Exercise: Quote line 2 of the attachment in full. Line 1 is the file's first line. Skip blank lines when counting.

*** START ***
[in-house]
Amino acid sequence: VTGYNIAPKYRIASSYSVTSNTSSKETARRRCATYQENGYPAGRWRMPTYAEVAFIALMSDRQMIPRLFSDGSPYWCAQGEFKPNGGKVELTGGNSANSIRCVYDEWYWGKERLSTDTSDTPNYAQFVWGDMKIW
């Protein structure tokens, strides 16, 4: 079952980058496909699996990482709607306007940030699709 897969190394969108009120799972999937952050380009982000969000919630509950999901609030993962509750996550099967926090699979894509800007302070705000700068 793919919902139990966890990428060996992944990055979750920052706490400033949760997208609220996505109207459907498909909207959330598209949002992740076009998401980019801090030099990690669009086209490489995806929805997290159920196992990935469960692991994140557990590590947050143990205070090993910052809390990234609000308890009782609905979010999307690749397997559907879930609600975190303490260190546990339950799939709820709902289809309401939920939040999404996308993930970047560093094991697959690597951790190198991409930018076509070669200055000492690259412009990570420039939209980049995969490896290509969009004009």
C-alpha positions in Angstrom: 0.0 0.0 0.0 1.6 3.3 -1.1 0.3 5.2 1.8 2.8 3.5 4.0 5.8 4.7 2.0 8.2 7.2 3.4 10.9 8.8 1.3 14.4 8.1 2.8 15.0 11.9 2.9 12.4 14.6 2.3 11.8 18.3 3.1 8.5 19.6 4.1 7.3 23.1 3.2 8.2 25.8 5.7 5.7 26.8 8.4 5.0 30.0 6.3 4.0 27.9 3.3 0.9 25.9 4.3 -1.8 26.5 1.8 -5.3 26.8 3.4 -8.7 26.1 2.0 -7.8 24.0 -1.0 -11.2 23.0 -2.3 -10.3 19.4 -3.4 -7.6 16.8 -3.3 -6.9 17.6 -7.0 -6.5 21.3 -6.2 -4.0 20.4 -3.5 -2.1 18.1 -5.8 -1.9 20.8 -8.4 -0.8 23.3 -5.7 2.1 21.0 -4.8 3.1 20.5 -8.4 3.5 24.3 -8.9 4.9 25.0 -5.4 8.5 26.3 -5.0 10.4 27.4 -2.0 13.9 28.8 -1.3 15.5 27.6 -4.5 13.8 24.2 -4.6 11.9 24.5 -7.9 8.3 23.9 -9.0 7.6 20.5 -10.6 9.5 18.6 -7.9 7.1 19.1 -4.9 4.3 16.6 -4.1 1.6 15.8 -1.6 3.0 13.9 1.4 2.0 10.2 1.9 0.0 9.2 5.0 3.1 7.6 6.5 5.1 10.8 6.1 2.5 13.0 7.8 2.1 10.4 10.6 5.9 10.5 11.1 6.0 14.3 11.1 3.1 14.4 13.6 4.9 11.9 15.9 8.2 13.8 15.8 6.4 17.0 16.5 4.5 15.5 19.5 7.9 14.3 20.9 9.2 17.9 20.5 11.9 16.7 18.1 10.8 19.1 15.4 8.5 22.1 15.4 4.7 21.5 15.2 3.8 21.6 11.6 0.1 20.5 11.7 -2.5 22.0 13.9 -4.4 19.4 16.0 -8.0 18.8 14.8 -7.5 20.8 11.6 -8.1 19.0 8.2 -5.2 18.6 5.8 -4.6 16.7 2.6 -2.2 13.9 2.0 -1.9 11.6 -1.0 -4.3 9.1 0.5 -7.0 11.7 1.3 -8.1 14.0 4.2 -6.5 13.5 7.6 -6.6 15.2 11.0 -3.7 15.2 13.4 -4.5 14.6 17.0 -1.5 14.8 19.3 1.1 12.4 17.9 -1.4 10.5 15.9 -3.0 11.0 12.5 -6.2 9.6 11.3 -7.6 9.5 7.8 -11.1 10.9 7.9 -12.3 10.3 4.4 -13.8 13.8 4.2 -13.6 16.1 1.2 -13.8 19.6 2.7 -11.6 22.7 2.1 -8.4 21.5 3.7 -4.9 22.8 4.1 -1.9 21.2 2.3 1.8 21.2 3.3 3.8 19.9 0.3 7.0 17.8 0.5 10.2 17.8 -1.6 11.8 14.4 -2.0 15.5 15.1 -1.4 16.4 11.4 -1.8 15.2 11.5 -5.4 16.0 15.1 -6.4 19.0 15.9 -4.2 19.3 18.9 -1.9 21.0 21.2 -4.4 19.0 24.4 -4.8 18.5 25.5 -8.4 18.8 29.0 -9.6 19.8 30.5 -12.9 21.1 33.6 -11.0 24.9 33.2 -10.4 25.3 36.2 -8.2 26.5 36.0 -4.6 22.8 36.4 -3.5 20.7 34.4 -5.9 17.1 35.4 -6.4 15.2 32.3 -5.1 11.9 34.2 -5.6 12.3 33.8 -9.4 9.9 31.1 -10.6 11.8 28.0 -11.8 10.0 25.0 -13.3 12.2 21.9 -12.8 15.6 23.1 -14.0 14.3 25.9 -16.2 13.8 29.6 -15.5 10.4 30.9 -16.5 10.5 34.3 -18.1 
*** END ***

Amino acid sequence: VTGYNIAPKYRIASSYSVTSNTSSKETARRRCATYQENGYPAGRWRMPTYAEVAFIALMSDRQMIPRLFSDGSPYWCAQGEFKPNGGKVELTGGNSANSIRCVYDEWYWGKERLSTDTSDTPNYAQFVWGDMKIW